German intelligence agency BfV said in its annual report that the PKK managed to double its revenues from donations in Germany within the last 10 years.

PKK supporters rally in Frankfurt, Germany, March 18, 2017.
PKK supporters rally in Frankfurt, Germany, March 18, 2017.

A German spy agency has said that the PKK collects €25 million (more than $28 million) every year in donations from across Europe.

PKK is recognised as a terrorist organisation by the European Union, the US and Turkey.

The group has collected more than €13 million (over $14 million) in Germany alone between September 2015 and early 2016, said the Federal Office for the Protection of the Constitution (BfV) in its annual report on Tuesday.

"The PKK managed to double its revenues from donations in Germany within the last 10 years," the report said.

The report said the group had nearly 14,000 followers in Germany and had recently increased its recruitment activities, sending dozens to camps in northern Iraq.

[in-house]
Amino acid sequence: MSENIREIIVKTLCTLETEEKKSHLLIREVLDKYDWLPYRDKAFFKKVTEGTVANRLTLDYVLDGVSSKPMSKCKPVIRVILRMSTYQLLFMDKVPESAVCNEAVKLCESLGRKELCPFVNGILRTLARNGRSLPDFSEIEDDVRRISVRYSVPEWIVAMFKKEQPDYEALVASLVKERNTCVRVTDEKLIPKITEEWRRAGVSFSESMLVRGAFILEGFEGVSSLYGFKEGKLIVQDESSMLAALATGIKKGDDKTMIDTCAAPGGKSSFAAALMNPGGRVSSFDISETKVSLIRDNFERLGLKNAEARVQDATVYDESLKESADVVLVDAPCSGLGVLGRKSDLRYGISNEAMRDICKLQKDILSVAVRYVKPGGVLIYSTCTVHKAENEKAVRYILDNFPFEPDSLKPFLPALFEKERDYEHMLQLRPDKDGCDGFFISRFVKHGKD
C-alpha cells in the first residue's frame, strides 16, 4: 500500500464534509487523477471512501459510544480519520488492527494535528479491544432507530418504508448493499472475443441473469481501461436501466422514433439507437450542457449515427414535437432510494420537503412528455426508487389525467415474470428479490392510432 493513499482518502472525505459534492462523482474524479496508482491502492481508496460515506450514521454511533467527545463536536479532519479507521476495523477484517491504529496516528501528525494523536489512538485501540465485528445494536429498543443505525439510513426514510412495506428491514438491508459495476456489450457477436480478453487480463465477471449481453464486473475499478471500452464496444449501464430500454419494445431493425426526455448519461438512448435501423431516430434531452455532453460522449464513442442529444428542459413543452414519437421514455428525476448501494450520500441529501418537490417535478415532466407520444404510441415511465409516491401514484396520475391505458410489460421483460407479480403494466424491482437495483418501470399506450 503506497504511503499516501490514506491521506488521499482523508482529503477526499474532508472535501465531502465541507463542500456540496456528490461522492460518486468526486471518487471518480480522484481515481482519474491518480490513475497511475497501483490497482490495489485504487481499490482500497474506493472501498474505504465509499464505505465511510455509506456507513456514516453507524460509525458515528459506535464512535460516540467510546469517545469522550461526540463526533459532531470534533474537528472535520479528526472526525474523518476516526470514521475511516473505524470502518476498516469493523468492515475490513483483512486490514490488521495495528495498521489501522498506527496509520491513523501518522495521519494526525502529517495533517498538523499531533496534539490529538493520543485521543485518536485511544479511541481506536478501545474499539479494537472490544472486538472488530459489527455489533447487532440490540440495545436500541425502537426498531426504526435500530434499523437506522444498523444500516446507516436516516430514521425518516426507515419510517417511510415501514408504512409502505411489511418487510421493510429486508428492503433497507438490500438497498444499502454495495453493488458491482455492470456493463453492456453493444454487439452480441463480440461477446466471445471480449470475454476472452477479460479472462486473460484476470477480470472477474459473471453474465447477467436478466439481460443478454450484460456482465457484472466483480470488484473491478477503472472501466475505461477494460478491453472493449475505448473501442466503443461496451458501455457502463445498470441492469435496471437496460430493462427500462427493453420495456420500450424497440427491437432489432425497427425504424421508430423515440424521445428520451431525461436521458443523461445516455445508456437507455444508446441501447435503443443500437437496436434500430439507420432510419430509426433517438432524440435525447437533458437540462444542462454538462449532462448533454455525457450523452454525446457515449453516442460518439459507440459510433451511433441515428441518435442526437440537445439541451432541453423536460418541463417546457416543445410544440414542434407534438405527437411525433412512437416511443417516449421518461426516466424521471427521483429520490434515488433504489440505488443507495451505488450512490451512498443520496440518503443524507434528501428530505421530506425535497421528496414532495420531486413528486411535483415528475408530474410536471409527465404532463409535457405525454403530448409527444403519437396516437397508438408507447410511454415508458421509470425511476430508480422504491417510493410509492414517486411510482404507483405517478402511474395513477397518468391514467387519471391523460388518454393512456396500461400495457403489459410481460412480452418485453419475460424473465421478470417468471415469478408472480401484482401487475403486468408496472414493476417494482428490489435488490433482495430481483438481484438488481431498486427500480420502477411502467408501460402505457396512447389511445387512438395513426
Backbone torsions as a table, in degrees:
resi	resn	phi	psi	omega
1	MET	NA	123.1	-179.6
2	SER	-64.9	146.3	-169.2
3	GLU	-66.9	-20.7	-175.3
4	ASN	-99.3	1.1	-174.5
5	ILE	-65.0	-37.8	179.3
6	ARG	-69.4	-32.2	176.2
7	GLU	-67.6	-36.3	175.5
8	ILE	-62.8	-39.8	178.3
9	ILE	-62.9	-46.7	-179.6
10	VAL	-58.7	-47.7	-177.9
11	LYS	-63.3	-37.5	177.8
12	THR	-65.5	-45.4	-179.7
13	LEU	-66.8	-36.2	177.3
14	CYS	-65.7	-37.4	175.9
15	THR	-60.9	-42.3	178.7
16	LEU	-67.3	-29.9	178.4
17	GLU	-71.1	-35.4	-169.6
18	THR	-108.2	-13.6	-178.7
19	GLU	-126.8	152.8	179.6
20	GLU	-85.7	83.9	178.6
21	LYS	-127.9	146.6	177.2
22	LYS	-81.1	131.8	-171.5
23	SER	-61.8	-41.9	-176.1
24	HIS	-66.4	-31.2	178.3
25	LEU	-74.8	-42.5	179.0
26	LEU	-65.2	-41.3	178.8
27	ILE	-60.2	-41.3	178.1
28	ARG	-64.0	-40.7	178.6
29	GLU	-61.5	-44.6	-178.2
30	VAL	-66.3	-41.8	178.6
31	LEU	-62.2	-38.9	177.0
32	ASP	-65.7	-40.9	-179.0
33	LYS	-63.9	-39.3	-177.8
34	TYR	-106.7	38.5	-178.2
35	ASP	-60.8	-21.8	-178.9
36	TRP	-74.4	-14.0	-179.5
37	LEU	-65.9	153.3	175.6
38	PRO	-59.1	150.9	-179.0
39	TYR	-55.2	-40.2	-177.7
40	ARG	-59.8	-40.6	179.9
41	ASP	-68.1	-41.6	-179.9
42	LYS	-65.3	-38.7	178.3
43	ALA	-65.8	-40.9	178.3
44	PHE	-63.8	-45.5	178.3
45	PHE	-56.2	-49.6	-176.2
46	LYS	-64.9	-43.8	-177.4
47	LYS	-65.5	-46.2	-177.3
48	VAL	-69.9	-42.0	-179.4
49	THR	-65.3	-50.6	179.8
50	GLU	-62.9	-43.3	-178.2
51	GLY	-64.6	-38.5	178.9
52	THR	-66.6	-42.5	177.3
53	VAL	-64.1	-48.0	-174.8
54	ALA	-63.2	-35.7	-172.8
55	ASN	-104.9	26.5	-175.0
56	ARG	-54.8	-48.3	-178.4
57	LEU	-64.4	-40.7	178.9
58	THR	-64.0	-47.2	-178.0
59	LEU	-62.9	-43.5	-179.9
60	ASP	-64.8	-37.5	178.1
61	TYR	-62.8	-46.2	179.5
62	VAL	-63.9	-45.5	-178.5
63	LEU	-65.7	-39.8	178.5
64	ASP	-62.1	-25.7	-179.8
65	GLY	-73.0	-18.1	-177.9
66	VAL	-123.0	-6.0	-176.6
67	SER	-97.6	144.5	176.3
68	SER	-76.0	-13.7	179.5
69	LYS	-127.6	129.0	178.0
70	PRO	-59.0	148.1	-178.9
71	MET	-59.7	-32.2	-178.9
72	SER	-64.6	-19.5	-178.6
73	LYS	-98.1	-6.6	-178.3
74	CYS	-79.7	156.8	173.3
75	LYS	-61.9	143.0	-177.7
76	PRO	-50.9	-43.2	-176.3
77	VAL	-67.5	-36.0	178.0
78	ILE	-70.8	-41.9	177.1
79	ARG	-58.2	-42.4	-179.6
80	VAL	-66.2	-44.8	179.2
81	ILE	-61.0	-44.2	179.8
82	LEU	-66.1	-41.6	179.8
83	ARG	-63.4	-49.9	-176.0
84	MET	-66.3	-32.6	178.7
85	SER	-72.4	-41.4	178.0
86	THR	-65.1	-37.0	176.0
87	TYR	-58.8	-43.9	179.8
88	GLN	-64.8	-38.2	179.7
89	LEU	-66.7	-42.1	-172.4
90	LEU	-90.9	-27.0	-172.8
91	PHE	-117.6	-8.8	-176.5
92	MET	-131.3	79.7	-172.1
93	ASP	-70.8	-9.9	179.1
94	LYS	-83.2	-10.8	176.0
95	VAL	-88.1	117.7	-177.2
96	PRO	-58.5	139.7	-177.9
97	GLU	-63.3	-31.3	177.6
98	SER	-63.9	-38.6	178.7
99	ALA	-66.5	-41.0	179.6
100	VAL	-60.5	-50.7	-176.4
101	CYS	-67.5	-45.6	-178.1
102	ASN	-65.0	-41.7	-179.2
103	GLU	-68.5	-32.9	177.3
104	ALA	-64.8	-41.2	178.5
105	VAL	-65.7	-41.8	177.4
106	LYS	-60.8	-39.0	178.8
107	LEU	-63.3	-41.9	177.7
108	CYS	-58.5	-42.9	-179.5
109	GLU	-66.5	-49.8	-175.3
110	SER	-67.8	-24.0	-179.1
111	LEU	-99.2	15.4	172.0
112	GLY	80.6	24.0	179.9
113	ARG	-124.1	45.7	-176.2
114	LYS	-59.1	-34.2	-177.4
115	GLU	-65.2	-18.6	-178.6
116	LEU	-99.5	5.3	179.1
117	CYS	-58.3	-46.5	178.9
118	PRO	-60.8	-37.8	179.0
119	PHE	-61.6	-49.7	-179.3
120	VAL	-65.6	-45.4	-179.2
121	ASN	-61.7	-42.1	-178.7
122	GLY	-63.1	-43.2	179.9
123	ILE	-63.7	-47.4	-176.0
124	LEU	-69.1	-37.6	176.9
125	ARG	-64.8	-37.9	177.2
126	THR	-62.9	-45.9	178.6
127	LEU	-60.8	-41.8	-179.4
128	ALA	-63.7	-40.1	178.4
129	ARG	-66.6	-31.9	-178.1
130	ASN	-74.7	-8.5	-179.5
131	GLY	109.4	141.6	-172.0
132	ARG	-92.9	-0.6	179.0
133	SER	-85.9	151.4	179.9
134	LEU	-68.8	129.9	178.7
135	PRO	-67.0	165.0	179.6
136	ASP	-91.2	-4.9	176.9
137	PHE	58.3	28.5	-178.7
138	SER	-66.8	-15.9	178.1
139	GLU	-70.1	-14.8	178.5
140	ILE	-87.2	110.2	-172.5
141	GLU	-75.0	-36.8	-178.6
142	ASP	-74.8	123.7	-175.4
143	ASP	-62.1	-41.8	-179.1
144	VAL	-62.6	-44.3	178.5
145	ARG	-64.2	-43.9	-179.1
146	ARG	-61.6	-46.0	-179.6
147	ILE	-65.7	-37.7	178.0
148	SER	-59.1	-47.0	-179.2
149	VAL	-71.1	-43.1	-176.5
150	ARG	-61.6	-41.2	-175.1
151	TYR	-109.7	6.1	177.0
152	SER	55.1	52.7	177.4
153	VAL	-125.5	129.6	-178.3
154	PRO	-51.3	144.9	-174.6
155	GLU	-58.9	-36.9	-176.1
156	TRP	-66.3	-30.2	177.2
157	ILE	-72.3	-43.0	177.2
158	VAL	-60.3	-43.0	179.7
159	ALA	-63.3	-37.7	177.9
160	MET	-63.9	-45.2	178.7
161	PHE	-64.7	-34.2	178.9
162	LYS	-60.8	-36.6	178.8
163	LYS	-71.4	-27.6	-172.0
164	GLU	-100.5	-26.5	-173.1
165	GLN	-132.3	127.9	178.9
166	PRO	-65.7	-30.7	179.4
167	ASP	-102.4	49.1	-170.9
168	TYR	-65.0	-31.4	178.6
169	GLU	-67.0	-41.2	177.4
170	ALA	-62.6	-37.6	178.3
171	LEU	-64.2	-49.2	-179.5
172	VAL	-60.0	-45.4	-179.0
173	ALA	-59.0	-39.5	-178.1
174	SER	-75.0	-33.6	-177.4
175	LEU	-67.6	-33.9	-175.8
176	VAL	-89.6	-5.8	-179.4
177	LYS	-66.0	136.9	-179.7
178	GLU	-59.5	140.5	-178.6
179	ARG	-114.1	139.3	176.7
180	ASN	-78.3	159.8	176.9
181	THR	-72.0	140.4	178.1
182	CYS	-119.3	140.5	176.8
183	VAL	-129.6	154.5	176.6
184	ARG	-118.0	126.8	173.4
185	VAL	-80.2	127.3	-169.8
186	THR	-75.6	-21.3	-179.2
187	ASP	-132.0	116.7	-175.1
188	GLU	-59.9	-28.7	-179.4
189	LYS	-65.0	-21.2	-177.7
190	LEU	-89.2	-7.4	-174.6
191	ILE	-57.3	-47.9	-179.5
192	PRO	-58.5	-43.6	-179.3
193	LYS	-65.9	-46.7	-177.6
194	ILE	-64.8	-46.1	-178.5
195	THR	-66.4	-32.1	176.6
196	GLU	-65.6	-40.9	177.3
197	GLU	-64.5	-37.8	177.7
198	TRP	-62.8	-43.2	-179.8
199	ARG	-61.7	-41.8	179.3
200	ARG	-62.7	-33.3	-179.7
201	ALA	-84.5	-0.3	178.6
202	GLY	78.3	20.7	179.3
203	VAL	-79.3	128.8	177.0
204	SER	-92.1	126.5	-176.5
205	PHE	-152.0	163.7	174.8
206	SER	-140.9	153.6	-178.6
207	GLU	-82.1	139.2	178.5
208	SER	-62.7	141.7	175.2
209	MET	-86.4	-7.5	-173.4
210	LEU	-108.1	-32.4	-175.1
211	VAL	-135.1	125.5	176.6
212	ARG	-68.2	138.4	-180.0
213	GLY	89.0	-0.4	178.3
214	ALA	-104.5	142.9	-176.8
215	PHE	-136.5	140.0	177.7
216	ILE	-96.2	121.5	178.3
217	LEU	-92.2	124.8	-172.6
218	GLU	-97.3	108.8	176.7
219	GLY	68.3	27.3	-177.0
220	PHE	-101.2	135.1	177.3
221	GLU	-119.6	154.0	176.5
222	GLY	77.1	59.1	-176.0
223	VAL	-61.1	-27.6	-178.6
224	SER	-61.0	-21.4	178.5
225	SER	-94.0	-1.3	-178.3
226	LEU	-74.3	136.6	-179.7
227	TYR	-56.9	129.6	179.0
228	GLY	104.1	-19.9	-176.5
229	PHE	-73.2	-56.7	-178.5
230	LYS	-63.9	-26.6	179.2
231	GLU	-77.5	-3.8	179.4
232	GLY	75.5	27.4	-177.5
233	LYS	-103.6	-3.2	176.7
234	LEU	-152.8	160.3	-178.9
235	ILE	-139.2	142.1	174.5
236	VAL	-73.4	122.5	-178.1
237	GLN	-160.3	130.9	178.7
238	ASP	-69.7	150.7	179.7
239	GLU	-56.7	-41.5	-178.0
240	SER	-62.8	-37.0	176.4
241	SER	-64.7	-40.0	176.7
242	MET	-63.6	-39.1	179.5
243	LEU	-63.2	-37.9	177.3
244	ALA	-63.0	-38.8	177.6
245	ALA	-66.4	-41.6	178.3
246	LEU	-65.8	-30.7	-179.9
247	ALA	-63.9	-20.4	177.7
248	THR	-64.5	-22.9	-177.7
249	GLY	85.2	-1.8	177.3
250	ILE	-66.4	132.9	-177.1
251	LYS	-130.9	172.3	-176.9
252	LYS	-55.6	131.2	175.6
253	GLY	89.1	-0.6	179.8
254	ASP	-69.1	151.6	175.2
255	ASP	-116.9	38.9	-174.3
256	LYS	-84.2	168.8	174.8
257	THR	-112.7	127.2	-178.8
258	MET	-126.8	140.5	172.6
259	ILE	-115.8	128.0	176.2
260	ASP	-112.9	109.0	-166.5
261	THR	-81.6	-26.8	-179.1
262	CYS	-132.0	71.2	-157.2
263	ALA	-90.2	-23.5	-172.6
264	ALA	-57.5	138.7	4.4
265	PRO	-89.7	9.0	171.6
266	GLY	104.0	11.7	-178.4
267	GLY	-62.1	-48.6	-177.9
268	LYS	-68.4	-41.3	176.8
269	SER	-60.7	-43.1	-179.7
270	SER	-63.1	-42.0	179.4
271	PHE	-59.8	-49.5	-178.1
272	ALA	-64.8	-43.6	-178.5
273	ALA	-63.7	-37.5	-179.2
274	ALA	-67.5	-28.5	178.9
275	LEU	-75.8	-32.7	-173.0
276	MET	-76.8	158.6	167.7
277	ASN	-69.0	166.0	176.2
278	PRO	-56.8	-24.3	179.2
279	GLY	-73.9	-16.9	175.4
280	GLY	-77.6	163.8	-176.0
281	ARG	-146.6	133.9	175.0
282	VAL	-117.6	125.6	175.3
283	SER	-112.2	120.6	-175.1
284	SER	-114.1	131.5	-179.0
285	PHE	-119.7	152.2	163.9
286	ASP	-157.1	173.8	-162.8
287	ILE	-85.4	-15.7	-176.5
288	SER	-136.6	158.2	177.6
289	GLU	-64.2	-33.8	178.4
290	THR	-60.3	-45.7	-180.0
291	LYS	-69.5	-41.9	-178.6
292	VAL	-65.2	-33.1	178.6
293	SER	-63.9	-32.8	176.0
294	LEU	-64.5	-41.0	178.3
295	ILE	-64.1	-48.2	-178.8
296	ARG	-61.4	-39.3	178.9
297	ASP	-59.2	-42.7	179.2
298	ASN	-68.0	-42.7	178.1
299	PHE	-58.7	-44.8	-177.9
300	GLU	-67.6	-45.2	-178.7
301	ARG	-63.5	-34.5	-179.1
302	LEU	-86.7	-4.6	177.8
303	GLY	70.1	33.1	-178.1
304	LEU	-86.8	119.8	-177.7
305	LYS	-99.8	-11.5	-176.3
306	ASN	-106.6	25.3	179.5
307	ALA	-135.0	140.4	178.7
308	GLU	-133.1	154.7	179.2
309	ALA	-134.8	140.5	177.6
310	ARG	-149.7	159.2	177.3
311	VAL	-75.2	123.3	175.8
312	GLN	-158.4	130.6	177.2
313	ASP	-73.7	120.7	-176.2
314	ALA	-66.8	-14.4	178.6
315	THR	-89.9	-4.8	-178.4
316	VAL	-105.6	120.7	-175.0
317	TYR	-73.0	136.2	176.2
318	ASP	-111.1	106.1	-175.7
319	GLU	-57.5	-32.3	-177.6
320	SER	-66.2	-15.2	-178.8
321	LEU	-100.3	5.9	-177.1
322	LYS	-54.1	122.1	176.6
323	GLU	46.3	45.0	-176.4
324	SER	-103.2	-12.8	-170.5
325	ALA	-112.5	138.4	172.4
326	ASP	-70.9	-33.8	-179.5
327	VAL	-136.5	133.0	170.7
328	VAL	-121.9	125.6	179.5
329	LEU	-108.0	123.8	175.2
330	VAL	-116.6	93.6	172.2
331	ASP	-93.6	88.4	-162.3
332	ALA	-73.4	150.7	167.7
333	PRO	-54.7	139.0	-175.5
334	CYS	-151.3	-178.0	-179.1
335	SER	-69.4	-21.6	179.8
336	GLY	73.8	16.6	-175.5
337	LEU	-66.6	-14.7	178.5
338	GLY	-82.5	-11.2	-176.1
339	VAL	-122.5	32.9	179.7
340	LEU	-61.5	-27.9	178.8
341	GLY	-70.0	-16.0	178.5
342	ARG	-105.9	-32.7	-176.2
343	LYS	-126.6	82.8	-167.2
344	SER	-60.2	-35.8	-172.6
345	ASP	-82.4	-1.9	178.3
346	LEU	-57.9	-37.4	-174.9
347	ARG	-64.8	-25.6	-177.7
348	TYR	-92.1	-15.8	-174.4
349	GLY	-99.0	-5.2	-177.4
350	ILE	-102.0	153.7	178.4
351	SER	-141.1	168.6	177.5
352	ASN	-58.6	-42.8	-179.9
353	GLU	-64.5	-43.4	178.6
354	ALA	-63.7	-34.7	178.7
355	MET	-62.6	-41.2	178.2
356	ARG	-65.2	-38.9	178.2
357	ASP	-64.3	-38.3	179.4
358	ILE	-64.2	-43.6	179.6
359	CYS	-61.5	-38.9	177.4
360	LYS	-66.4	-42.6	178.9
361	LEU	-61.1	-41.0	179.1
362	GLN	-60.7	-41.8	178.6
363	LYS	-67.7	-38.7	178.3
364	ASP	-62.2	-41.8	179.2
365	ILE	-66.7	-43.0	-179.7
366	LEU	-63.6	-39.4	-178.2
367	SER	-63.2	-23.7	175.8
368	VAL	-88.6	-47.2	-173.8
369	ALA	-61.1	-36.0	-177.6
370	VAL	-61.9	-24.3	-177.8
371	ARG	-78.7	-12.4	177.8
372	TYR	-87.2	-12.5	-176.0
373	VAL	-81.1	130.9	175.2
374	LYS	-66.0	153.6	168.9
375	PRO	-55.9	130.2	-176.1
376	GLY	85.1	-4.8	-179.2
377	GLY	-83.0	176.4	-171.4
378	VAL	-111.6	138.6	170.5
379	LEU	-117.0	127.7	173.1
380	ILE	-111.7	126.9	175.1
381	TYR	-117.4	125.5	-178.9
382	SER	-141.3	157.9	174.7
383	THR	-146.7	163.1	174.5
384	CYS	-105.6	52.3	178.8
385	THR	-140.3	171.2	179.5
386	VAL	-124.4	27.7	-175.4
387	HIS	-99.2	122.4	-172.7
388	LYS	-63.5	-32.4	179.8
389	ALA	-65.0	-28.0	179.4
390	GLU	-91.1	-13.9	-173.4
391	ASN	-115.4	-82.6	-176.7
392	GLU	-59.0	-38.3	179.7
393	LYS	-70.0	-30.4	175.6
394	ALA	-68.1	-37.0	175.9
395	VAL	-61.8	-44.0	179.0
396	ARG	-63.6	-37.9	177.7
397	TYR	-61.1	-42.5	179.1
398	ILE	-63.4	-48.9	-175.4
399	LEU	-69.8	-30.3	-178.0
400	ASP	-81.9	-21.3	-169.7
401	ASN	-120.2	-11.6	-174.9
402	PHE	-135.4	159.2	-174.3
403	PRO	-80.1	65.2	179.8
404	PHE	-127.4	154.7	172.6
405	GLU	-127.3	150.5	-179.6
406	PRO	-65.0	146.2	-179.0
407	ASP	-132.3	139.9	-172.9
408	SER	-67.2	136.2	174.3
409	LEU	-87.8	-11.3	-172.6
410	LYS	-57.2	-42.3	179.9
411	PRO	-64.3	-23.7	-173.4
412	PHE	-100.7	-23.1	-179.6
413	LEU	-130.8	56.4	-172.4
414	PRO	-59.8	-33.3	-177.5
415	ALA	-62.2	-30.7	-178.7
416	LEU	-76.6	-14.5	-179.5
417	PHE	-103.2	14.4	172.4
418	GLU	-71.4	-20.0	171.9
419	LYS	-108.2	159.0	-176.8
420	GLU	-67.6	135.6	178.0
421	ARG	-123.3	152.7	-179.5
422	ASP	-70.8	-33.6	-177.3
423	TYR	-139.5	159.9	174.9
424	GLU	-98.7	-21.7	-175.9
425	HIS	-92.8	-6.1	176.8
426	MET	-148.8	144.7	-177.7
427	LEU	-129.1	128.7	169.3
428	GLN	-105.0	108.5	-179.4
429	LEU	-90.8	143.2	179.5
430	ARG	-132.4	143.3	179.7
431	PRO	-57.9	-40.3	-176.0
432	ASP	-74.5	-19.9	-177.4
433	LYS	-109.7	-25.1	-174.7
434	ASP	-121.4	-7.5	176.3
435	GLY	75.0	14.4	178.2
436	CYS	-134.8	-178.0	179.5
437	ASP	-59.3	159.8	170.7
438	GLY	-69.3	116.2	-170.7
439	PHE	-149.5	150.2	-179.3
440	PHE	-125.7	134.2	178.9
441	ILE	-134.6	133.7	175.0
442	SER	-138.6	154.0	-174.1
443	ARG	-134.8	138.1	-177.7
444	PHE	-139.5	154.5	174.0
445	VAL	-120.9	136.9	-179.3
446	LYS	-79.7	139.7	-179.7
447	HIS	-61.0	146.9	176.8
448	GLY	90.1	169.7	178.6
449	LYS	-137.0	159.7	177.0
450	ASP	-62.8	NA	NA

Source of friction between Turkey and Germany

Germany outlawed the PKK in 1993, but the country's authorities have been reluctant to take strong measures against the funding, propaganda and recruitment activities of the group, despite repeated warnings from Turkey.

Berlin's reluctance in putting a check on PKK activities in the country has been the source of major friction between Turkey and Germany.

BfV's annual report also warned that PKK followers may again employ violence in Germany.

"Though largely peaceful events prevail in Europe, violence remains an option of the PKK ideology," the report said.

"The PKK continues to be able and prepared, if necessary, to use violence in Germany at least in isolated cases or to tolerate acts of violence carried out by its young adherents."

Germany admits failure

Germany's Foreign Minister Sigmar Gabriel on Friday admitted Berlin's failures in combating propaganda activities of the PKK in the European country.

"I think Turkey is right when it warns us and says we should not allow the PKK to carry out propaganda activities in public," Gabriel told reporters in a news conference.

"I also think that it is unacceptable to ban public appearances of Turkish politicians, but at the same time (we) allow posters of Mr. Ocalan," he said, referring to rallies of PKK followers in Germany, in which they use flags of PKK and its imprisoned leader, Abdullah Ocalan.

The PKK resumed its armed campaign against Turkey in July 2015 and since then has been responsible for the deaths of close of 1,200 people including security personnel and civilians.

Source: TRT World